The Triumph of the Water Lily by Stella Ify Osammor

The Triumph of the Water Lily

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KIRKUS REVIEW

Osammor’s debut novel follows the life and love of a strong Nigerian woman.

Effua is a foreign correspondent for the British newspaper The Guardian. Her current assignment as an instructor at a three-month seminar for new journalists brings her back home to Lagos, Nigeria. She’s happy to be home but dismayed to learn that her good friend Nkem has separated from her husband. Though Nkem’s motivations seem sound and their own friendship remains solid, Effua is worried about Nkem’s emotional well-being. Nkem can’t conceive children, so when her ex-husband and his new wife announce the impending arrival of a child, Effua’s heart breaks for her friend. But despite her concerns and a busy work schedule, Effua finds herself entertaining romantic thoughts of her own. Norman, a journalist employed by the Nigerian president’s press office, has been pursuing Effua for years and has recently stepped up his game. Though she initially resists his overtures, she soon finds herself spending more and more time with the handsome, intelligent man. Osammor’s book provides a snapshot of a woman’s life in Nigeria. Her use of accented English and her rich descriptions of the food and clothing of Lagos, Ibadan, and the surrounding regions are transporting. She touches on such cultural topics as war, politics, religion, and journalistic ethics, and also describes a traditional wedding in intimate detail. But although Osammor successfully captures everyday moments, the overall narrative drags and wanders. There’s very little conflict or romantic tension to drive the plot forward; instead, the book reads more like a daily journal with anthropological details, and includes errors such as, “this is incredulous.” That said, there are passages of insight and beauty, such as Effua’s observation that Nkem,“through her pain and suffering and unfulfilled longing for motherhood; conceived within her generous self, something that was yet more precious than an offspring.” Yet sentiments such as these are lost in the rambling narrative.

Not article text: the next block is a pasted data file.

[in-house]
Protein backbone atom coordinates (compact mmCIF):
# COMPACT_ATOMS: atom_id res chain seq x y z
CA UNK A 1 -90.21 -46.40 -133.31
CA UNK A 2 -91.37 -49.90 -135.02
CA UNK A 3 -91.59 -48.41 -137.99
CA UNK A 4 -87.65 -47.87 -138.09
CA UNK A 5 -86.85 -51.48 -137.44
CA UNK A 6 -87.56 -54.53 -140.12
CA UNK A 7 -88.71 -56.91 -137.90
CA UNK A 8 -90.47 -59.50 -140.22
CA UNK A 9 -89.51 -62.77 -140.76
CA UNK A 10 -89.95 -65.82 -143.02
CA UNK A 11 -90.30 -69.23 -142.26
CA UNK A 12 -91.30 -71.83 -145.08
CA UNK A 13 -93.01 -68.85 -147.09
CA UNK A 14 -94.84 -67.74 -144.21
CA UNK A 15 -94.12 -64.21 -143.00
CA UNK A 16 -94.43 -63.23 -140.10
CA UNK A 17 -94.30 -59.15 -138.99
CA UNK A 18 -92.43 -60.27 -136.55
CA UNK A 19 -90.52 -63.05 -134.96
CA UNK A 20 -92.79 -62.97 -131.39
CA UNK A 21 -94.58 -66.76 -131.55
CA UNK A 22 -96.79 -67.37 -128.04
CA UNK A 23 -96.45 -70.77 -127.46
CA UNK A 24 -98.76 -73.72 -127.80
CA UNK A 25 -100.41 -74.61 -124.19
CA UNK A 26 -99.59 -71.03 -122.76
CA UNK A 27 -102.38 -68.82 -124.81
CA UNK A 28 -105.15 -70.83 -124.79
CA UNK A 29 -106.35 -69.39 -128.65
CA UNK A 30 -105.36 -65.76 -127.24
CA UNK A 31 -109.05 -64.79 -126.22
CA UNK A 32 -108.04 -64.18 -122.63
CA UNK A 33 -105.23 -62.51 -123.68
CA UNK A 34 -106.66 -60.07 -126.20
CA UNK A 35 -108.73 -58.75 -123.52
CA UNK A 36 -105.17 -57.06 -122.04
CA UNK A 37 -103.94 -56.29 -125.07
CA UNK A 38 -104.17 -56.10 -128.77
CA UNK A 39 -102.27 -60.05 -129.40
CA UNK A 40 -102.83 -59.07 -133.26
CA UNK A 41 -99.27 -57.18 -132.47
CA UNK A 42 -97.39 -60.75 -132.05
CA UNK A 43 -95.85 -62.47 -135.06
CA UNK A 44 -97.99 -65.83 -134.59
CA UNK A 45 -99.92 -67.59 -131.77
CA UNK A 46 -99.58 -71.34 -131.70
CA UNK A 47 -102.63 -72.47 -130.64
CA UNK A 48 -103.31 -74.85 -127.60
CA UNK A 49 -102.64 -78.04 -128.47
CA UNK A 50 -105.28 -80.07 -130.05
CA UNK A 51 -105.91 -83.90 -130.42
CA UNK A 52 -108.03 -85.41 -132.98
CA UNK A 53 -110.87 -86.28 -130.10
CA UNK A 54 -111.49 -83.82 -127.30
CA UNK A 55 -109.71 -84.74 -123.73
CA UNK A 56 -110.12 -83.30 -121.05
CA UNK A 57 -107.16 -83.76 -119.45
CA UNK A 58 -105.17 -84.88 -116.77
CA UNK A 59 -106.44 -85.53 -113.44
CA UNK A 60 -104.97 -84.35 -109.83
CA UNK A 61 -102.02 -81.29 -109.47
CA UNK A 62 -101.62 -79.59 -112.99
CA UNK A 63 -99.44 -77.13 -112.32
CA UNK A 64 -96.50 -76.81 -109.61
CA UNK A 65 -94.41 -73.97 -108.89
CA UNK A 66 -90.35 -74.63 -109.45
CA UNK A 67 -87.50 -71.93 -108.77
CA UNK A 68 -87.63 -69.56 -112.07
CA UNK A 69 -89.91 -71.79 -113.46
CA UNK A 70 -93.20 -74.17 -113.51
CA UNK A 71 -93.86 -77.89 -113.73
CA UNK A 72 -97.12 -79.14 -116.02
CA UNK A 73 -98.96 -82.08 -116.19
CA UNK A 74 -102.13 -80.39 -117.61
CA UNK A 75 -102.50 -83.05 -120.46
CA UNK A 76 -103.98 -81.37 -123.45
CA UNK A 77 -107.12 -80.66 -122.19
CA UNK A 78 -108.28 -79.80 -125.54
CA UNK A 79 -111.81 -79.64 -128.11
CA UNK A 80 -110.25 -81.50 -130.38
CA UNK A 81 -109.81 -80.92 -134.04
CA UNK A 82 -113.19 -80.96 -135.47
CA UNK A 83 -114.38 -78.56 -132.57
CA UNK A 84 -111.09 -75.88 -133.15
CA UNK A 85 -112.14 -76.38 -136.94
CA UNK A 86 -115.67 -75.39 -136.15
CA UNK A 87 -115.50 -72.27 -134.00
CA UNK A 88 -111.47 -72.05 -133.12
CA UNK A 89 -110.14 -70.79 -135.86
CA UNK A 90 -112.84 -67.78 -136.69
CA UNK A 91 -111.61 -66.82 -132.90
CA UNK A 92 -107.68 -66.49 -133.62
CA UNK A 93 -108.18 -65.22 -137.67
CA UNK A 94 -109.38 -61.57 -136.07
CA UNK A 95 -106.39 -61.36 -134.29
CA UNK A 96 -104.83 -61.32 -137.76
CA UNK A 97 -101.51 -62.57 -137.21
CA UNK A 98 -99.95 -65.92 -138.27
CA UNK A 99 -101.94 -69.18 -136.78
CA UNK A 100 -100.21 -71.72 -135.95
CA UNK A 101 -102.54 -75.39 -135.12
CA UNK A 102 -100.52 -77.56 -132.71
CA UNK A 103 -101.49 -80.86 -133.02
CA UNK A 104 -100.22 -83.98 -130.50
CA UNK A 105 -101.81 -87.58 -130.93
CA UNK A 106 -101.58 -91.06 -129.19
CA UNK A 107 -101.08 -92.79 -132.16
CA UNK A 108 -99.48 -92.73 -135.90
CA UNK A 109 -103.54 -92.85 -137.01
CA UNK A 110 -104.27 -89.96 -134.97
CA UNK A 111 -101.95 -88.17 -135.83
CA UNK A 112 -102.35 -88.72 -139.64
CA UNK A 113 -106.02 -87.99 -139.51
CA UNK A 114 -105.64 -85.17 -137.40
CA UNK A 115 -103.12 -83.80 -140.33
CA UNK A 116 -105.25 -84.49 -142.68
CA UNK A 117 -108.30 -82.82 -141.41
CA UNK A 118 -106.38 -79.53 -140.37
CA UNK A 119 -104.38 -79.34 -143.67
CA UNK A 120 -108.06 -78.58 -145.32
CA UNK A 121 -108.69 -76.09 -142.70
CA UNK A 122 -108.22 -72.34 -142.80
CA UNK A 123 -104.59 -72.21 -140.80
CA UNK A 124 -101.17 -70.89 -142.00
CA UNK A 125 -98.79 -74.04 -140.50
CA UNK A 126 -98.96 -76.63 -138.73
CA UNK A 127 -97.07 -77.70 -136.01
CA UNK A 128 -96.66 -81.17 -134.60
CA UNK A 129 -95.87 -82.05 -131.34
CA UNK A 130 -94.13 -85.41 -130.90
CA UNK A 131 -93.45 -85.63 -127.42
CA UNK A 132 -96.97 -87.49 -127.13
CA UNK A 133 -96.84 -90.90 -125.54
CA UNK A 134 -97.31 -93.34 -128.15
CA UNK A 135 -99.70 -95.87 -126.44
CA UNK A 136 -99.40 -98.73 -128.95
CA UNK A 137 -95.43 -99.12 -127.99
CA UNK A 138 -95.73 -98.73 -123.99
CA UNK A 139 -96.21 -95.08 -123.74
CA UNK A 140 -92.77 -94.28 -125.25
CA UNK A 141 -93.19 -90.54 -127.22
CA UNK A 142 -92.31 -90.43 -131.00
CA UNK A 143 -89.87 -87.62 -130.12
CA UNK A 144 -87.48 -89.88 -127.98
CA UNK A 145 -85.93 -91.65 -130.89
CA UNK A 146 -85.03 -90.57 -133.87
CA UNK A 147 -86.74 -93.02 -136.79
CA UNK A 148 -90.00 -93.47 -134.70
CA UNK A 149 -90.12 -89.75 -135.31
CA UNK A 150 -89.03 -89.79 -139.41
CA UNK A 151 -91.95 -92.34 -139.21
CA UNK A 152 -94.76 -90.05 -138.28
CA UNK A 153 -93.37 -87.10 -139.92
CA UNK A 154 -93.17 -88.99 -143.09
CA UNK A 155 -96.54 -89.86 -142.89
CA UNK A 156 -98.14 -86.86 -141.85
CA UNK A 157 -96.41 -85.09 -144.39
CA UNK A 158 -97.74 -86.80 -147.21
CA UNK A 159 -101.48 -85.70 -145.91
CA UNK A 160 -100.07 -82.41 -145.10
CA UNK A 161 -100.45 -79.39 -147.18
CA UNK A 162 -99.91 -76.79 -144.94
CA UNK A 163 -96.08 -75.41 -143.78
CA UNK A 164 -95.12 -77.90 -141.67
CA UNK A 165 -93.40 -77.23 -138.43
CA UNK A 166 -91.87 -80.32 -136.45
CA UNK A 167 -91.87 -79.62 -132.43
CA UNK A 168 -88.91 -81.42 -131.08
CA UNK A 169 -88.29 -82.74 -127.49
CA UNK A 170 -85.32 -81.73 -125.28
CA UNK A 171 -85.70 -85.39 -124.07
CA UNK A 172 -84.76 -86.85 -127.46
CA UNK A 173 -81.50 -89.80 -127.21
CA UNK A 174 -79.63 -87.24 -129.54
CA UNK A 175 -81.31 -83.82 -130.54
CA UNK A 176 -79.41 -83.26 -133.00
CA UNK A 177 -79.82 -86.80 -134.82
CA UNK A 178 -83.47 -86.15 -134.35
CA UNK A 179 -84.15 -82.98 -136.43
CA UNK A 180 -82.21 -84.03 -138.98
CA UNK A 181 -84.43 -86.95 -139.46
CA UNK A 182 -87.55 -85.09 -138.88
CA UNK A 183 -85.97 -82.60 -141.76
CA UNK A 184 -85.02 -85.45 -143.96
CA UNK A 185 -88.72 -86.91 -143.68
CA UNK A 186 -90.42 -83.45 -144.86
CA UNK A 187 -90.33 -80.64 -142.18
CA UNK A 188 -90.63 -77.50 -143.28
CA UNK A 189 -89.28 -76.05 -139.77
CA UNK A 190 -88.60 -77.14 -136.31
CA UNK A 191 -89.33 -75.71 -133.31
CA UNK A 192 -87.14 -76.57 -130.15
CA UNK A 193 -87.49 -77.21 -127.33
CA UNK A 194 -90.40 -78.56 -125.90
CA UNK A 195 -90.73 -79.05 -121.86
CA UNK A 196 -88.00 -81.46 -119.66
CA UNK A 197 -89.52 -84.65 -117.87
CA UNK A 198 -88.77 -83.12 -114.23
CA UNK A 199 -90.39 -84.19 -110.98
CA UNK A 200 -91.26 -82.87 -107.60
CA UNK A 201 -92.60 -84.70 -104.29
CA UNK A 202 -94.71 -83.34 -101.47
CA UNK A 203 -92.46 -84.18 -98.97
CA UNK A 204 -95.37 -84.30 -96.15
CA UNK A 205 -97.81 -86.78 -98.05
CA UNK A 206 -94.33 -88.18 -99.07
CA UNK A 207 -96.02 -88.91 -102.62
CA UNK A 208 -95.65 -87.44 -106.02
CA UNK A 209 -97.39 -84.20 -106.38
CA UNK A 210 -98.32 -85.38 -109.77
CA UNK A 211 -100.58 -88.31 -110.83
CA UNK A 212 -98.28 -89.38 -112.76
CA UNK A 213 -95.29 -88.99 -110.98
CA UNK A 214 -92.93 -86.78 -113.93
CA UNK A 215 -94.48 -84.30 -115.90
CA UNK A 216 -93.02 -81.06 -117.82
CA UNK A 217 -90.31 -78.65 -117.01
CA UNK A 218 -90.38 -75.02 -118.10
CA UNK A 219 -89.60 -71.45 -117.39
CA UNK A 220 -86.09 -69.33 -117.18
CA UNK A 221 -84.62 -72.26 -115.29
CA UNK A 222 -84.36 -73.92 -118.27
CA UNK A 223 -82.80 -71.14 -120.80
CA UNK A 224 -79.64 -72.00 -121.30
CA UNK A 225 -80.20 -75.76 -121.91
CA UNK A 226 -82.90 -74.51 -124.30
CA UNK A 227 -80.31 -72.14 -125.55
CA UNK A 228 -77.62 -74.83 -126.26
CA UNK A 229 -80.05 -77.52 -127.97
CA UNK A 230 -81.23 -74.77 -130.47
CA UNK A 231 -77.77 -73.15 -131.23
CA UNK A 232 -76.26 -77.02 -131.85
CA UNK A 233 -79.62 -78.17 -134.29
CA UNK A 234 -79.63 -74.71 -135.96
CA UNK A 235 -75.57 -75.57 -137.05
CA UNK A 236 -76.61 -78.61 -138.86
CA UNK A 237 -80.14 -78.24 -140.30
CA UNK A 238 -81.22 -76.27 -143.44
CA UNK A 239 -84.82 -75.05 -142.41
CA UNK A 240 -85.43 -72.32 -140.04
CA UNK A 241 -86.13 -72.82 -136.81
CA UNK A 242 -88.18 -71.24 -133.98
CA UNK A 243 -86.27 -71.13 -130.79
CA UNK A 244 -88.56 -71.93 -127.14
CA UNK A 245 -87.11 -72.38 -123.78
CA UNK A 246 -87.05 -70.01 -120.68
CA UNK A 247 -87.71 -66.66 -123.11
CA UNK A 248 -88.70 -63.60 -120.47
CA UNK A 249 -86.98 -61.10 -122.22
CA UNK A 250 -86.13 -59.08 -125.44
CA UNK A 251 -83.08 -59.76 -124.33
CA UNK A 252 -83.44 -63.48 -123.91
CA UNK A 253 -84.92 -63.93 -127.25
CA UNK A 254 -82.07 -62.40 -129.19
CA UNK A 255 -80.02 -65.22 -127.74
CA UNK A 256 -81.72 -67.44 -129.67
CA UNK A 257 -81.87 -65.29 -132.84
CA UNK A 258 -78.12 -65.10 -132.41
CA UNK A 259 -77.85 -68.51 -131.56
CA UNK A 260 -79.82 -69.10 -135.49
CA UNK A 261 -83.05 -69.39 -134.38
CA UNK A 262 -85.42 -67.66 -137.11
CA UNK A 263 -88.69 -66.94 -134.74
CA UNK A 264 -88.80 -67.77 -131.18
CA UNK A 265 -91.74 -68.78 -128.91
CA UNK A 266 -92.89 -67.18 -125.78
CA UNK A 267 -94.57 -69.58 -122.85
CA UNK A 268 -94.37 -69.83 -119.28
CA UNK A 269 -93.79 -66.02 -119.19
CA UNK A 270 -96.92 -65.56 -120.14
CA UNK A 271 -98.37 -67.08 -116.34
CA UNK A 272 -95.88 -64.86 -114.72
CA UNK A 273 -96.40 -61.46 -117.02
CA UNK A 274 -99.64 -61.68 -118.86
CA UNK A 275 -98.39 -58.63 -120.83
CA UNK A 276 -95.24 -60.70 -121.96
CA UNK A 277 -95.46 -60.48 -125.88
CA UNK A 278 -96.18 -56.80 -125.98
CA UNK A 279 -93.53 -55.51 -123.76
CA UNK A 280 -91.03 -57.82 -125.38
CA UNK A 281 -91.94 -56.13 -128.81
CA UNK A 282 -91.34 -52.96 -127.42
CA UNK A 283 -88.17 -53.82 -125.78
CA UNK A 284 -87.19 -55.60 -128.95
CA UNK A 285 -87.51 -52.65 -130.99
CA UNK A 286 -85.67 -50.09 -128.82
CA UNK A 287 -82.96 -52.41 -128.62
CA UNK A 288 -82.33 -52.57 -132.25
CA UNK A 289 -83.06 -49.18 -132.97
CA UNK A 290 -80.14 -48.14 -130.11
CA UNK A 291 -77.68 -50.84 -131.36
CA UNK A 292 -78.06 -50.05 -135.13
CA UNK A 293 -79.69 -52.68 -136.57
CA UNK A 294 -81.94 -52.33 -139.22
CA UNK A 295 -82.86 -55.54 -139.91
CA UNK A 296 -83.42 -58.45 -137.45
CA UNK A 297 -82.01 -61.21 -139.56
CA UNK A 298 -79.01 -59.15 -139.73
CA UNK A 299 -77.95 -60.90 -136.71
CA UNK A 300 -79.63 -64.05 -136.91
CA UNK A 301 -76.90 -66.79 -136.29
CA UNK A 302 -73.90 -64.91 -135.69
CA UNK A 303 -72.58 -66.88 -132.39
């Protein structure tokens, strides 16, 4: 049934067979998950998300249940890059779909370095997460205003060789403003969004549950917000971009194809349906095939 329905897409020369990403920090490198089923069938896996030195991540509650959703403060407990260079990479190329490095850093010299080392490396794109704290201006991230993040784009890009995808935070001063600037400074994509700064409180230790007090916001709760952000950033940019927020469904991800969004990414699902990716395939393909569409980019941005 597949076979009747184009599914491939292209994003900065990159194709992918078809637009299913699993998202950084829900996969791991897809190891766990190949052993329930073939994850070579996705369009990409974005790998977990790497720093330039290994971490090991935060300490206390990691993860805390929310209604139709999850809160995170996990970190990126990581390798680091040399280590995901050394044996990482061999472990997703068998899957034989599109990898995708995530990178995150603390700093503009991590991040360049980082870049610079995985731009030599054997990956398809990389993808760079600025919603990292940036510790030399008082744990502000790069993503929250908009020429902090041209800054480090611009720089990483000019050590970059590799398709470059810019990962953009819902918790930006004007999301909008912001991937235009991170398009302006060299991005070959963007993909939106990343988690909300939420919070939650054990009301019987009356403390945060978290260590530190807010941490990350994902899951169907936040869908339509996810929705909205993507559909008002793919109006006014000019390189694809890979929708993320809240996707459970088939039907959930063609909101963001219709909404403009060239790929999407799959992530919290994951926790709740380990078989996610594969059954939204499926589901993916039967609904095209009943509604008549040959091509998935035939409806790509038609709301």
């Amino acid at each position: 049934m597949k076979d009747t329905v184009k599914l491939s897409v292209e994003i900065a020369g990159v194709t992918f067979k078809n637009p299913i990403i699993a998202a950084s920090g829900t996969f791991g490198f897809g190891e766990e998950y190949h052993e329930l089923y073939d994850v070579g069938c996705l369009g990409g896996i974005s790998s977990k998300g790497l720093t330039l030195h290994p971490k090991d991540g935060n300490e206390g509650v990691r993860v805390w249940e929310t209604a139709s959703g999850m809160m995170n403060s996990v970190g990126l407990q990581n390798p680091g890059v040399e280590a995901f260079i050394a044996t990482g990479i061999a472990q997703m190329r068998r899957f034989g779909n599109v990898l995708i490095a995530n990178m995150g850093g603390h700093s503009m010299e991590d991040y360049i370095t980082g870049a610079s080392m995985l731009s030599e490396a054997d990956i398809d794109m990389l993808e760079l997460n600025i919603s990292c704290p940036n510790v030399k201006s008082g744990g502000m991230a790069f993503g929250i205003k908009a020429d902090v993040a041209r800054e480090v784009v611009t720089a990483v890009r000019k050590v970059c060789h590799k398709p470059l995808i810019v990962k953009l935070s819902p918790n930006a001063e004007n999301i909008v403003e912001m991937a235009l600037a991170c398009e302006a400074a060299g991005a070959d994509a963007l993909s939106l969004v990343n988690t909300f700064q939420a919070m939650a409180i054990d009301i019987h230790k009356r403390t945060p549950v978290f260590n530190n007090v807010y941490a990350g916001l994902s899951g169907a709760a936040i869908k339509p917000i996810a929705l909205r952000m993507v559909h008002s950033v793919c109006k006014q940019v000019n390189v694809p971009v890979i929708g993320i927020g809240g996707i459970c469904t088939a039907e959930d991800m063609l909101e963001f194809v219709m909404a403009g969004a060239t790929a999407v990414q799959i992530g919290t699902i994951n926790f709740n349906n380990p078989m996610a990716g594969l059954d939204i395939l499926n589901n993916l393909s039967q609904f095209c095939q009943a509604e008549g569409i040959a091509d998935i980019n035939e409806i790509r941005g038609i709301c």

An aimless read, despite occasionally beautiful moments.

Pub Date: Jan. 29th, 2014
Page count: 214pp
Publisher: Delta Maria Publishing House
Program: Kirkus Indie
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